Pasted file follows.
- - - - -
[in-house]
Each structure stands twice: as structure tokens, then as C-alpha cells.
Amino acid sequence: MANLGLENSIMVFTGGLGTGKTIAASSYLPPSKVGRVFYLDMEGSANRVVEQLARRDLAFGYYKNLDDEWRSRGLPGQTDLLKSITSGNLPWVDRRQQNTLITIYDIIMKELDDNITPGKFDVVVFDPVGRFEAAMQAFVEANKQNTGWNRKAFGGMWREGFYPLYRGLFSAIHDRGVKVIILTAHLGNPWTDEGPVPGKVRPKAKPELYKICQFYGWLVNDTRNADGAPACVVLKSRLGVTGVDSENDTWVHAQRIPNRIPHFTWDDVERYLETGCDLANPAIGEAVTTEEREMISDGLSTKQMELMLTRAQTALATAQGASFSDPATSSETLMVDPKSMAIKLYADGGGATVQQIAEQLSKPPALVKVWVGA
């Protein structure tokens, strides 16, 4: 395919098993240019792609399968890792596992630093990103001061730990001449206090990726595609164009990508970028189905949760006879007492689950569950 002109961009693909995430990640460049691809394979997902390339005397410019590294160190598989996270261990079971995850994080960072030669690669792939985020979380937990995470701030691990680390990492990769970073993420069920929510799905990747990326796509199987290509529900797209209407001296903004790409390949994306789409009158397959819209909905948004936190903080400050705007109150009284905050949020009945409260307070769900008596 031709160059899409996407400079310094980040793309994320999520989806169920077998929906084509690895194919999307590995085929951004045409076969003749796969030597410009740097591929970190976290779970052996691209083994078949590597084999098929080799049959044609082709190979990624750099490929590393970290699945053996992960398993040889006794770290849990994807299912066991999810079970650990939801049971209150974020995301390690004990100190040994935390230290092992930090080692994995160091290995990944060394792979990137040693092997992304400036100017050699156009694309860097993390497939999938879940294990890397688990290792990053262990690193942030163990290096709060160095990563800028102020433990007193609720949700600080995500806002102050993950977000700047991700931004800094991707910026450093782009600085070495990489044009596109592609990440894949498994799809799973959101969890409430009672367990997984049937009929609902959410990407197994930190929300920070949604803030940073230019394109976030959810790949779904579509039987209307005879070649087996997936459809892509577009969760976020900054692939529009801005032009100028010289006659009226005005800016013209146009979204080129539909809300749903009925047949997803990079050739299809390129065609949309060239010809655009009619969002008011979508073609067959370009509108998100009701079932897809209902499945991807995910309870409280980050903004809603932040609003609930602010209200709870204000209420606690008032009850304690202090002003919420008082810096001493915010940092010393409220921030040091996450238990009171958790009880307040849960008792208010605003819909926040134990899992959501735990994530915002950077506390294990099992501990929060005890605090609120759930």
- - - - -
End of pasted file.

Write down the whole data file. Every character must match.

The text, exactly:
[in-house]
Each structure stands twice: as structure tokens, then as C-alpha cells.
Amino acid sequence: MANLGLENSIMVFTGGLGTGKTIAASSYLPPSKVGRVFYLDMEGSANRVVEQLARRDLAFGYYKNLDDEWRSRGLPGQTDLLKSITSGNLPWVDRRQQNTLITIYDIIMKELDDNITPGKFDVVVFDPVGRFEAAMQAFVEANKQNTGWNRKAFGGMWREGFYPLYRGLFSAIHDRGVKVIILTAHLGNPWTDEGPVPGKVRPKAKPELYKICQFYGWLVNDTRNADGAPACVVLKSRLGVTGVDSENDTWVHAQRIPNRIPHFTWDDVERYLETGCDLANPAIGEAVTTEEREMISDGLSTKQMELMLTRAQTALATAQGASFSDPATSSETLMVDPKSMAIKLYADGGGATVQQIAEQLSKPPALVKVWVGA
């Protein structure tokens, strides 16, 4: 395919098993240019792609399968890792596992630093990103001061730990001449206090990726595609164009990508970028189905949760006879007492689950569950 002109961009693909995430990640460049691809394979997902390339005397410019590294160190598989996270261990079971995850994080960072030669690669792939985020979380937990995470701030691990680390990492990769970073993420069920929510799905990747990326796509199987290509529900797209209407001296903004790409390949994306789409009158397959819209909905948004936190903080400050705007109150009284905050949020009945409260307070769900008596 031709160059899409996407400079310094980040793309994320999520989806169920077998929906084509690895194919999307590995085929951004045409076969003749796969030597410009740097591929970190976290779970052996691209083994078949590597084999098929080799049959044609082709190979990624750099490929590393970290699945053996992960398993040889006794770290849990994807299912066991999810079970650990939801049971209150974020995301390690004990100190040994935390230290092992930090080692994995160091290995990944060394792979990137040693092997992304400036100017050699156009694309860097993390497939999938879940294990890397688990290792990053262990690193942030163990290096709060160095990563800028102020433990007193609720949700600080995500806002102050993950977000700047991700931004800094991707910026450093782009600085070495990489044009596109592609990440894949498994799809799973959101969890409430009672367990997984049937009929609902959410990407197994930190929300920070949604803030940073230019394109976030959810790949779904579509039987209307005879070649087996997936459809892509577009969760976020900054692939529009801005032009100028010289006659009226005005800016013209146009979204080129539909809300749903009925047949997803990079050739299809390129065609949309060239010809655009009619969002008011979508073609067959370009509108998100009701079932897809209902499945991807995910309870409280980050903004809603932040609003609930602010209200709870204000209420606690008032009850304690202090002003919420008082810096001493915010940092010393409220921030040091996450238990009171958790009880307040849960008792208010605003819909926040134990899992959501735990994530915002950077506390294990099992501990929060005890605090609120759930």